We met Bobby at an airfield in Gary, Indiana, just over the state line from Chicagoland. It's from here, that aircraft in the Chicago Air and Water show take off, land and operate for the weekend long event. Getting to downtown Chicago from Gary International Airport might take more than an hour by car, but at subsonic speeds in the air it takes less than five minutes for a jet that takes off in Gary to appear in the city skyline over Lake Michigan. And on this particular Friday, the airfield was bustling with jets, propeller stunt planes and aerial personnel carriers all running practice flights ahead of the big air show on Saturday and Sunday.

"Fat Albert," the Blue Angels' C-130 Transport
"Fat Albert," the Blue Angels' C-130 Transport

Dusty Weis:

MC1 Baldock, Bobby, was just one of dozens of Blue Angels support personnel who had flown in from Pensacola on the team's massive Lockheed Martin C-130, a four-engine semi-truck of the sky that they affectionately call Fat Albert. Blue Angels' number one through six fly in on their own as well along with the two-seater number seven planes, which aren't typically part of the air show. And when we caught up with Bobby, he was just about to get into his flight suit for his very favorite job duty.


MC1 Bobby Baldock:

As a public affairs professional for the Blue Angels, we handle a lot of the photo and video coverage, also the social media sites and then also any interviewing. We set up press conferences, media availability, stuff like that. A small piece of that is today in the back of the jet. We'll be doing a photo mission. It's a separate aircraft outside of the six plane demonstration. We'll kind of be following the demo around from different angles, trying to get the beautiful skyline in the background.


Dusty Weis:

What sort of equipment are you using? What's your gear loadout for an assignment like this?

MC1 Bobby Baldock, Blue Angels Public Affairs Specialist
MC1 Bobby Baldock, Public Affairs Specialist

MC1 Bobby Baldock:

So today I have a DSLR camera and then I also have a GoPro that I mount on top of the camera just to record video that way.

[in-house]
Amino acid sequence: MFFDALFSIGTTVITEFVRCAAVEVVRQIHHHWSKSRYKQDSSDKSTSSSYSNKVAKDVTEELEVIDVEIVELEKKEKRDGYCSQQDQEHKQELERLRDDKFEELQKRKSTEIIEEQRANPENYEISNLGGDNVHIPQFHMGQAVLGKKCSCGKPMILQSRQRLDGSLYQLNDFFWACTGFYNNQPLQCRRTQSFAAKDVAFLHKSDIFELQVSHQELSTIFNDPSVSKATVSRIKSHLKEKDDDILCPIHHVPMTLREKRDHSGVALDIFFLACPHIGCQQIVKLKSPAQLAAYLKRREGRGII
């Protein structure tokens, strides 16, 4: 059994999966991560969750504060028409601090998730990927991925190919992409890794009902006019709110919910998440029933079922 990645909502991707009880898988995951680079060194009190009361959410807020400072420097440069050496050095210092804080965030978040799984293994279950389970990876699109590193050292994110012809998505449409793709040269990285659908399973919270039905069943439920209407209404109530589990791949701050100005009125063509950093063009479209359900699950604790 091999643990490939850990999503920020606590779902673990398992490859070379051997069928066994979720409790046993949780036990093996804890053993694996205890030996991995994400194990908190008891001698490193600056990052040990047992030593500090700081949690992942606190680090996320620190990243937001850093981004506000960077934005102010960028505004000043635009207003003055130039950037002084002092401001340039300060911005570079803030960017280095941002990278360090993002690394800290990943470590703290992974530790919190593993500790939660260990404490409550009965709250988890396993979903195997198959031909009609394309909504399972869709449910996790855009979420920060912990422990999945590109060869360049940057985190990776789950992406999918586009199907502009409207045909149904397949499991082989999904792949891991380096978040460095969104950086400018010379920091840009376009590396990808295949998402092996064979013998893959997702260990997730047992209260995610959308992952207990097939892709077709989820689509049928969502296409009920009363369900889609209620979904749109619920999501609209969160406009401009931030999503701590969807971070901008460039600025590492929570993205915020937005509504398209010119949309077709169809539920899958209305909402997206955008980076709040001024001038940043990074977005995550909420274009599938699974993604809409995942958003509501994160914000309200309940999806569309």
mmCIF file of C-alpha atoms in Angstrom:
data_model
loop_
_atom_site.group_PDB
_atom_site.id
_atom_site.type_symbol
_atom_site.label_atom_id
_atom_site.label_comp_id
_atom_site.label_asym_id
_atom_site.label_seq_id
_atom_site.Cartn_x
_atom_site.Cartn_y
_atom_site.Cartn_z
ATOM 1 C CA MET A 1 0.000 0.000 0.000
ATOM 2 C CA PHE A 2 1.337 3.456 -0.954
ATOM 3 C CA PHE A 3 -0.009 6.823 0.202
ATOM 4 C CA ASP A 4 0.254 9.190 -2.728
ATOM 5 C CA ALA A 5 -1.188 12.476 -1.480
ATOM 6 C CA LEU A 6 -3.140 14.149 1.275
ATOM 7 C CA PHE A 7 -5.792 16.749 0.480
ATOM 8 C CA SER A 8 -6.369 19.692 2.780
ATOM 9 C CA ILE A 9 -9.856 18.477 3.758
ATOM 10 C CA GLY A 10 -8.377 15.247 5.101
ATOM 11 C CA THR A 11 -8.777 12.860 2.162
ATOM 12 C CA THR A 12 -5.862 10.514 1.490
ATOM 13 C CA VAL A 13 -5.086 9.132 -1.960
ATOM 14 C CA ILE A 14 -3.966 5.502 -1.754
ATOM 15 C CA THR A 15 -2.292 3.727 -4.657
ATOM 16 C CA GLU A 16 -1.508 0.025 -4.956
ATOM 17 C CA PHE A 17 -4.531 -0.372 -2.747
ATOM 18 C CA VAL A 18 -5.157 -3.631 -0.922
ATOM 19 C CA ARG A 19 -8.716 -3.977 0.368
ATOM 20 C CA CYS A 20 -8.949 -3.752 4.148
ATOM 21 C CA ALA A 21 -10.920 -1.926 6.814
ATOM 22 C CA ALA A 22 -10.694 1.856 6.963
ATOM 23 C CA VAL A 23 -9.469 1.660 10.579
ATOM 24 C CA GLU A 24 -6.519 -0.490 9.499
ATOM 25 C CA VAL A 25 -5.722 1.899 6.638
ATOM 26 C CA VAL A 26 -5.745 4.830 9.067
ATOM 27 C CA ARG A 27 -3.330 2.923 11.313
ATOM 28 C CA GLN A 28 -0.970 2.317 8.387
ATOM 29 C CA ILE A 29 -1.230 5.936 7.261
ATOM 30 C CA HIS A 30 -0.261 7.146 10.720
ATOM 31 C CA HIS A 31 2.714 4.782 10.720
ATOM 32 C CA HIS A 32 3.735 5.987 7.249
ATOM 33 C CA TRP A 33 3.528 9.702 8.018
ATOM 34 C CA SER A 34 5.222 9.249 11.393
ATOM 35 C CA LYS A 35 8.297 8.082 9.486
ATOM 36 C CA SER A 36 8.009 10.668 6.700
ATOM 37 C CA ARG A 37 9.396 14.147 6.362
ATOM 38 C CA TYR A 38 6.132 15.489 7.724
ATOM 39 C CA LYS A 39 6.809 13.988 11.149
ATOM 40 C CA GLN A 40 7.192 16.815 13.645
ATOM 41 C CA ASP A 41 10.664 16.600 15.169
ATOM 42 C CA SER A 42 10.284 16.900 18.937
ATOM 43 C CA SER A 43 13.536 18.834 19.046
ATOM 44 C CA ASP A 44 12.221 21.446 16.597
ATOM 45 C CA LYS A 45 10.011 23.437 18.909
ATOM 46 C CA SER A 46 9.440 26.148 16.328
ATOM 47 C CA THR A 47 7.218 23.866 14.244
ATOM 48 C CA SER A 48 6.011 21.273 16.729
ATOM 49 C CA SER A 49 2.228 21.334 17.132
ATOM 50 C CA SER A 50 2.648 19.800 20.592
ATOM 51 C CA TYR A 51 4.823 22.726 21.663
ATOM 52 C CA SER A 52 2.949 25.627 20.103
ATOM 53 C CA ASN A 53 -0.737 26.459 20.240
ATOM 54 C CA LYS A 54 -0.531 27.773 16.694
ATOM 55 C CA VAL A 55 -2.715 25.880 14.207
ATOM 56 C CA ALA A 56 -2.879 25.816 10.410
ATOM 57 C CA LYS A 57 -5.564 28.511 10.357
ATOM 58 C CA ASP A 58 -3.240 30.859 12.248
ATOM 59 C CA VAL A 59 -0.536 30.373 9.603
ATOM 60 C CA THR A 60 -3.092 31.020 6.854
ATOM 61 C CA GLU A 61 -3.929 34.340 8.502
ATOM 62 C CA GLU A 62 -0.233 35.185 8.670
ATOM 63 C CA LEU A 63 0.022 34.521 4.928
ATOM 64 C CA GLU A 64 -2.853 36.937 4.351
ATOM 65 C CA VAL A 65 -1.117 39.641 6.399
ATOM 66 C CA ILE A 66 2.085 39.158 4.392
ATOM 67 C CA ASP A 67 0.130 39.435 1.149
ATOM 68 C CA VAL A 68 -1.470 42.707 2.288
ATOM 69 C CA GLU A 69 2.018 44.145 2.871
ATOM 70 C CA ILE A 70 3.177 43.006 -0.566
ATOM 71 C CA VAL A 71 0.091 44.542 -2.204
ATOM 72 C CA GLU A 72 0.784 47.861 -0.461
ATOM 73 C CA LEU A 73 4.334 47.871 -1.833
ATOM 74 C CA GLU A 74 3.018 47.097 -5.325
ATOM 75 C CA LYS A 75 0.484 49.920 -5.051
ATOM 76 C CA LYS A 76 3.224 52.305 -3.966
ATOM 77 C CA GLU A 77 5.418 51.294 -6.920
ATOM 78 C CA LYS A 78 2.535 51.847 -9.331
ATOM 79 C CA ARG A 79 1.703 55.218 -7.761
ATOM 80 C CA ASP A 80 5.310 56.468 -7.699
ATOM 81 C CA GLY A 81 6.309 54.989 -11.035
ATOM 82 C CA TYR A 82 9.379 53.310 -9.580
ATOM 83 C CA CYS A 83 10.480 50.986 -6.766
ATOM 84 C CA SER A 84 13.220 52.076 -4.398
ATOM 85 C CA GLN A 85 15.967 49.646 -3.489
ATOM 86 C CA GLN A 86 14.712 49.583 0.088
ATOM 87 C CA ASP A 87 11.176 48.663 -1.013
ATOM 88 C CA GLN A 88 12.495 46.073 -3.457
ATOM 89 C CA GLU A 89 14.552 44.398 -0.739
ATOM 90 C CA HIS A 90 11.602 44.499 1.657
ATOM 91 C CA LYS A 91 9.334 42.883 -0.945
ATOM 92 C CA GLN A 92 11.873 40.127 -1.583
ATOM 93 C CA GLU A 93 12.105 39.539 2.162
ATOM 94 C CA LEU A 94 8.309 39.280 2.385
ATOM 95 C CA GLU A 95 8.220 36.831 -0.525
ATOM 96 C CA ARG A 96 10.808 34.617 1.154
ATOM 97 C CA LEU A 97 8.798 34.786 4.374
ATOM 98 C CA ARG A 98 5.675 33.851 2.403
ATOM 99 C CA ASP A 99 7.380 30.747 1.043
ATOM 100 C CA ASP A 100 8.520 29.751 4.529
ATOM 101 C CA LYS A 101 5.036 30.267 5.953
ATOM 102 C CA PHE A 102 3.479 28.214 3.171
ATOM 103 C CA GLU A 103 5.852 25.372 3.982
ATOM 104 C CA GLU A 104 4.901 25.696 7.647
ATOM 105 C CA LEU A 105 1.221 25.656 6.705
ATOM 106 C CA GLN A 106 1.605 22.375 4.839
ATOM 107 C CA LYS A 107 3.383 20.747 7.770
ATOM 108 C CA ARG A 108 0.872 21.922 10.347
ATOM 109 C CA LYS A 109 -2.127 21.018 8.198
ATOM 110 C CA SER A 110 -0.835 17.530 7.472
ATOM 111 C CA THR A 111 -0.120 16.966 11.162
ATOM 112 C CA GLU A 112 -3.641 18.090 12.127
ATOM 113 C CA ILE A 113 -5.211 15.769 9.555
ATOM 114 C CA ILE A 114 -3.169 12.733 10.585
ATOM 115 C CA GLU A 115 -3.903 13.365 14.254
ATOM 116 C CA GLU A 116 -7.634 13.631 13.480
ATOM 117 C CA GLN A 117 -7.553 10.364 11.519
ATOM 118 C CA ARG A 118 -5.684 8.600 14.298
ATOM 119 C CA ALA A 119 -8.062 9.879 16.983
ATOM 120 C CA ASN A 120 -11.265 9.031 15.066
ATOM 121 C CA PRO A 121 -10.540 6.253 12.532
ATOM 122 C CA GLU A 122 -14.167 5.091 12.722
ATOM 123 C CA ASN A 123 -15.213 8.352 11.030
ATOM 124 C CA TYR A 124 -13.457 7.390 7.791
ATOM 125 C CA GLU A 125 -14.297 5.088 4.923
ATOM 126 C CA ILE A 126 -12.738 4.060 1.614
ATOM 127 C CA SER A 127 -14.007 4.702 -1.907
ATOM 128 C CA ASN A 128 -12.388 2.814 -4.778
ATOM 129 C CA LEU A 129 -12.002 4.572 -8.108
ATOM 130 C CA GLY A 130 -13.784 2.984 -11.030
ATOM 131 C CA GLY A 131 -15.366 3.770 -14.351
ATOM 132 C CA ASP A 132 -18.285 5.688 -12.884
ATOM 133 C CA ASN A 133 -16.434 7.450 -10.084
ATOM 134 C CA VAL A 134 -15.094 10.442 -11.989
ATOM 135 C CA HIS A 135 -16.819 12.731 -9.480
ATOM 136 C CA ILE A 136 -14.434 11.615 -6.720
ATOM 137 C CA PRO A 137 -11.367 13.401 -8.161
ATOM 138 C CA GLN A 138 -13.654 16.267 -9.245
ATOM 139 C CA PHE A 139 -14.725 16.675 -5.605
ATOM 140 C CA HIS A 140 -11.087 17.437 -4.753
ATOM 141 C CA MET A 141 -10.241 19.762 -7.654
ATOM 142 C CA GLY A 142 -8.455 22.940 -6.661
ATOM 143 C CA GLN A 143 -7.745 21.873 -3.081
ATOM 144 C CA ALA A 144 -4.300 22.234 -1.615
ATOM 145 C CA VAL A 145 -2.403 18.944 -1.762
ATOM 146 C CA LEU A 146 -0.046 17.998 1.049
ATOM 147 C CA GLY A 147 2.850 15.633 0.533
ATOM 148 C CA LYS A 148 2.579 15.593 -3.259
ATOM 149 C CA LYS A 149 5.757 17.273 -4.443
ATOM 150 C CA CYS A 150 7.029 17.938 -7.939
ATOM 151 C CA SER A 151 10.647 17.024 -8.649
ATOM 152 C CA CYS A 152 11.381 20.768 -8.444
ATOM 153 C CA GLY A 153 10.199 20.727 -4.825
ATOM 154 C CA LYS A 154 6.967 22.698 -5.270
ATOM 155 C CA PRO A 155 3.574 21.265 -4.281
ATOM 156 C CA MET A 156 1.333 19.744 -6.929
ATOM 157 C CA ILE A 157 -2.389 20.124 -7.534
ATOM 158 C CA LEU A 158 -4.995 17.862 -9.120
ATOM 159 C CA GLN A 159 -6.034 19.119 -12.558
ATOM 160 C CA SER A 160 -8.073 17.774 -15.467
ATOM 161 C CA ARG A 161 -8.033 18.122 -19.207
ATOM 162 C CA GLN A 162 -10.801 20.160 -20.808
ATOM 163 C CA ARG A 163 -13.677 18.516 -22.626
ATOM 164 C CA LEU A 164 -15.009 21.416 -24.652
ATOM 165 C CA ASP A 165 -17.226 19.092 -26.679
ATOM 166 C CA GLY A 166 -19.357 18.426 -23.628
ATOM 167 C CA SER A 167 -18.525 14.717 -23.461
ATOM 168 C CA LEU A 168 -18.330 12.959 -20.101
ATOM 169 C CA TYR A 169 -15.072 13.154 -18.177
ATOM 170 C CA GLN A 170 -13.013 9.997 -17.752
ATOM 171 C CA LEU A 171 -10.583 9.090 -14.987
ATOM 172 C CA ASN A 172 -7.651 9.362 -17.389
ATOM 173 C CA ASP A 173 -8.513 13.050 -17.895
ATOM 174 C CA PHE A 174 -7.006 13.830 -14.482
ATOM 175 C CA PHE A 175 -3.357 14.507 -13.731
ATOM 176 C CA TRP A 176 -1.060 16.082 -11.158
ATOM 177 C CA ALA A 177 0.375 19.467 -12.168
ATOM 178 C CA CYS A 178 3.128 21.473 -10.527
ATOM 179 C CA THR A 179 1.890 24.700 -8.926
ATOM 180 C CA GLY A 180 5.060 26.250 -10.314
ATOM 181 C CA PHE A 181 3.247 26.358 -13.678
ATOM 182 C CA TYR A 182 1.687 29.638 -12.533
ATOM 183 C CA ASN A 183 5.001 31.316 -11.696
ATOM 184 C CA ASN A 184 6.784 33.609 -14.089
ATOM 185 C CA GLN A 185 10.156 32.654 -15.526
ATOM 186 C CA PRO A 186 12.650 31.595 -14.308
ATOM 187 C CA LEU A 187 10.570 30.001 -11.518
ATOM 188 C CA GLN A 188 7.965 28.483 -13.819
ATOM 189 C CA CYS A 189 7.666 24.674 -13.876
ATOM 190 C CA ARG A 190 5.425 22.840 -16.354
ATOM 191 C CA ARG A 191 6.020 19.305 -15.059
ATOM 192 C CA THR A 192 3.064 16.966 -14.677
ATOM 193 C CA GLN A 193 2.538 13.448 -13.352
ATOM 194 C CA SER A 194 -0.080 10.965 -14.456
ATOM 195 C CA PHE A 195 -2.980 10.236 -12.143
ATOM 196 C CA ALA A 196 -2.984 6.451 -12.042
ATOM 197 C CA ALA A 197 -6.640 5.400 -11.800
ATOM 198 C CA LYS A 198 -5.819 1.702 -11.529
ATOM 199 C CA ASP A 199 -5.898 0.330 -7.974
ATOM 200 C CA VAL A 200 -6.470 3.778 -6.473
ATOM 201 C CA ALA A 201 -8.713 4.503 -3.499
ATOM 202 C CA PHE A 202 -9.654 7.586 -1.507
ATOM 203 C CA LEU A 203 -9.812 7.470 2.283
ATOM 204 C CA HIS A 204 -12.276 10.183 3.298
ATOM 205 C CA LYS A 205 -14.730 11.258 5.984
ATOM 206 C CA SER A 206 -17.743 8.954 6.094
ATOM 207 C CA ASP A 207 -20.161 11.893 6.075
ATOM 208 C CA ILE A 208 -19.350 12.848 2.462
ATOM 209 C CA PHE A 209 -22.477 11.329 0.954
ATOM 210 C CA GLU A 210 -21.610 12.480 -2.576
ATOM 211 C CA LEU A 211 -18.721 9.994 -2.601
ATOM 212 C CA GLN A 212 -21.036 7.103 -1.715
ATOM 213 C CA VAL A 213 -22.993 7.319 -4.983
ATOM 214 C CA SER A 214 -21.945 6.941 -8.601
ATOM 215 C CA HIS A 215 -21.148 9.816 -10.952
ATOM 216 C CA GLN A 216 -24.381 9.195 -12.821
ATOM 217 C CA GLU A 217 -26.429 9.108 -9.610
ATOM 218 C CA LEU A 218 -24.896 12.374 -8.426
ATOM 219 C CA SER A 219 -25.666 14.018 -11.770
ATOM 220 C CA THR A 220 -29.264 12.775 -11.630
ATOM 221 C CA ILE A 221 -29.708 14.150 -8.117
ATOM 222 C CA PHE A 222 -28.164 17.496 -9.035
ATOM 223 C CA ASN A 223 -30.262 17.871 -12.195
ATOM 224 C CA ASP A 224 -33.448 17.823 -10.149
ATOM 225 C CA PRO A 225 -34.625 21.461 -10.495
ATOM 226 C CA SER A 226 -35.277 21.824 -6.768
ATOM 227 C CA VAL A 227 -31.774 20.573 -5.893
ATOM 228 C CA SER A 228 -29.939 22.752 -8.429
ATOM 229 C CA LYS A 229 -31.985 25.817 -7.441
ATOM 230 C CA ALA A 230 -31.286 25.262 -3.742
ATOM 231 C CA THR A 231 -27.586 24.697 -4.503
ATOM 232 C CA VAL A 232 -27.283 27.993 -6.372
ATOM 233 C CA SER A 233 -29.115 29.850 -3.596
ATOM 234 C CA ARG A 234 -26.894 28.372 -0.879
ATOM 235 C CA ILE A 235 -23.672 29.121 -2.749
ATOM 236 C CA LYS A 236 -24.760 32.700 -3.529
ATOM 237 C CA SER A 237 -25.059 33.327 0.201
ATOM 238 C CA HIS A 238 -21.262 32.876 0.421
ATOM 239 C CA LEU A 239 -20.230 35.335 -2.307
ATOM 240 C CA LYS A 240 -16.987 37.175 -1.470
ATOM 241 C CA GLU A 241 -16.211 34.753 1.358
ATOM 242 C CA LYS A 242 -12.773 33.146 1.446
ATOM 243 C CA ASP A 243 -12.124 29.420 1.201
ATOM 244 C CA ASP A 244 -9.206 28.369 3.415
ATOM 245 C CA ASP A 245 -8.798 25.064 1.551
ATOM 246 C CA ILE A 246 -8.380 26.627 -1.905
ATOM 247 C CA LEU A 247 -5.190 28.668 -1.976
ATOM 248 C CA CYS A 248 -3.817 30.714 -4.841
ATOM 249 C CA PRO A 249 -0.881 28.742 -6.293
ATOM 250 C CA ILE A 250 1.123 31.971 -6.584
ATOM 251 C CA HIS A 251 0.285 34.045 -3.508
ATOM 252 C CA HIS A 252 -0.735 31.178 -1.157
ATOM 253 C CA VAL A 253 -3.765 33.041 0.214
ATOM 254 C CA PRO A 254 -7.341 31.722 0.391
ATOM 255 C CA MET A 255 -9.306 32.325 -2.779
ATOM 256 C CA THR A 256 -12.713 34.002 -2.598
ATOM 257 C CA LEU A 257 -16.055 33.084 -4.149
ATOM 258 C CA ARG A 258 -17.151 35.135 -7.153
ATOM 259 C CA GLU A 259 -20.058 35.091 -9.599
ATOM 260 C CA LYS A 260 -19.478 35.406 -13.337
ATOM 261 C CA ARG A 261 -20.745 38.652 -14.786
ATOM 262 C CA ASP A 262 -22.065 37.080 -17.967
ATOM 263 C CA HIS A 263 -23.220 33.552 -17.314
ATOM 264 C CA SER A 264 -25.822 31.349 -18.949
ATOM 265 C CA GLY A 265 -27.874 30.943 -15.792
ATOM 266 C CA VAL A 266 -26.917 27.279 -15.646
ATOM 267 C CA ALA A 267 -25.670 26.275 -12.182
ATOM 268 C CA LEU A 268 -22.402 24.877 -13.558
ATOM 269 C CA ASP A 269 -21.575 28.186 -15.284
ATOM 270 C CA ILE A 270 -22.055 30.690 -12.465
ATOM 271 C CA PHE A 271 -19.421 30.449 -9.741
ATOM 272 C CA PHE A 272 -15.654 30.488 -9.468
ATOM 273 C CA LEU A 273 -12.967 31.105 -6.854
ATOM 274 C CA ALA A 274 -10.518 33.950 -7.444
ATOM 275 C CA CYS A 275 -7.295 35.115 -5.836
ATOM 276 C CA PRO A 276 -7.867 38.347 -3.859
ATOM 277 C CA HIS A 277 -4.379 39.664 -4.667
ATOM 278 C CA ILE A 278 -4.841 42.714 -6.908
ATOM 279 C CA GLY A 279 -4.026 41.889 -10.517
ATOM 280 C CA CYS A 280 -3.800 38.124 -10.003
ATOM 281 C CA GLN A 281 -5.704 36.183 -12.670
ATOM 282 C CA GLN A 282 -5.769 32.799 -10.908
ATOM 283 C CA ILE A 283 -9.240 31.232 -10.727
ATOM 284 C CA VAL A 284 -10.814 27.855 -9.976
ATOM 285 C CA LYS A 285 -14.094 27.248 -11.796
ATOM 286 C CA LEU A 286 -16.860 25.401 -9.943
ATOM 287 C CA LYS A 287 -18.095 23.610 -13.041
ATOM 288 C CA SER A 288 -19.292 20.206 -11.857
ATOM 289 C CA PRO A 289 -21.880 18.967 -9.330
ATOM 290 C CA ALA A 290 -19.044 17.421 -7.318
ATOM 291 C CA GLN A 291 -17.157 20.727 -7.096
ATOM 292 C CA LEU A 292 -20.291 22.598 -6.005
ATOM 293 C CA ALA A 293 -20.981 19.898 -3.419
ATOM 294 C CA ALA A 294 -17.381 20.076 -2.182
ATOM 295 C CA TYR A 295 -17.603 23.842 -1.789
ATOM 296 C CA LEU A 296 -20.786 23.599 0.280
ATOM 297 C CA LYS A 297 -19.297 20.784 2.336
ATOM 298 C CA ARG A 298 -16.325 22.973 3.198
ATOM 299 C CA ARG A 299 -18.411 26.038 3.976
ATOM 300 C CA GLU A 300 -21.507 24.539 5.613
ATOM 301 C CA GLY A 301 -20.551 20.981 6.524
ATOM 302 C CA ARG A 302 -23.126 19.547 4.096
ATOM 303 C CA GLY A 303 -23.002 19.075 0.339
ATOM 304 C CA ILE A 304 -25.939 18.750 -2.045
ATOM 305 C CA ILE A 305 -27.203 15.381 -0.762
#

Dusty Weis:

So pretty standard kit for a photographer but what people forget is that you're in planes pulling these high G maneuvers and a 10 pound camera becomes considerably heavier. What's that like?


MC1 Bobby Baldock:

Like you said, the 10 pound camera does feel significantly heavier once the G forces come on. So you definitely have to brace your body for the G forces. All of the training that we go through, all of the preparation, we have hick maneuvers that help us to flex our legs up to our core because all of that is trying to keep the blood up in your head, otherwise you're going to take a little bit of a nap. So we definitely don't want a nap in the backseat of a jet.


Dusty Weis:

Now you mentioned the hazard of taking a nap. Is that something that's happened to you before?


MC1 Bobby Baldock:

So for me, no. But we've had people take naps before in the back. Yeah.

Dusty Weis:

It's worth noting here that when Bobby refers to taking a nap, he's not talking about sleeping on the job. Instead he's discussing the very common threat of G Force Induced loss of consciousness or G-LOC. When Blue Angels pilots and passengers experience three, four, or even seven Gs, what that means is that they're feeling up to seven times the usual pull of gravity on their bodies and their blood. You see, those kind of extreme forces pull all the blood from your brain if you're not prepared for them. And when that happens in the midst of a high G maneuver, it results in instant unconsciousness and or nausea among other symptoms.


MC1 Cody Deccio:

It makes it a little bit difficult to breathe. That's why we're all required to go to like G-Force training, which basically teaches us how to flex our body in a way that's going to help keep blood in your head so you do not black out.


Dusty Weis:

MC1 Cody Deccio, who also gets assigned to photo missions in the seven plane, says that shooting photography in three or 4G maneuvers requires a high degree of physical conditioning, but that taking pictures in the midst of a 7G maneuver, is basically impossible.


MC1 Cody Deccio:

I kind of just put my camera down and just try and stay conscious because at that point your camera weighs so much that you can't even hold it up anyways.


MC1 Bobby Baldock:

You don't really understand how it feels until it hits you. We can tell you all sorts of things in advance on how to prepare yourself, how to flex your body, but once it actually happens, it's real.


Dusty Weis:

MC1, Bobby Baldock, says they regularly coordinate media and VIP ride alongs to help amplify the Blue Angels impact in the communities where they perform.

MC1 Bobby Baldock:

We were in Hawaii last week and we had the privilege of flying Max Holloway, the UFC fighter. He's never been knocked out but he had a GoPro, obviously rolling in the back seat, and he said my knockout streak has ended because he passed out. I mean you can be in fantastic shape, but just if you don't understand and you don't expect the sheer force of what's going on, on your body, it's... It'll catch you off guard.


Dusty Weis:

And his advice to first time riders is to maintain good physical conditioning and take care of your body.


MC1 Bobby Baldock: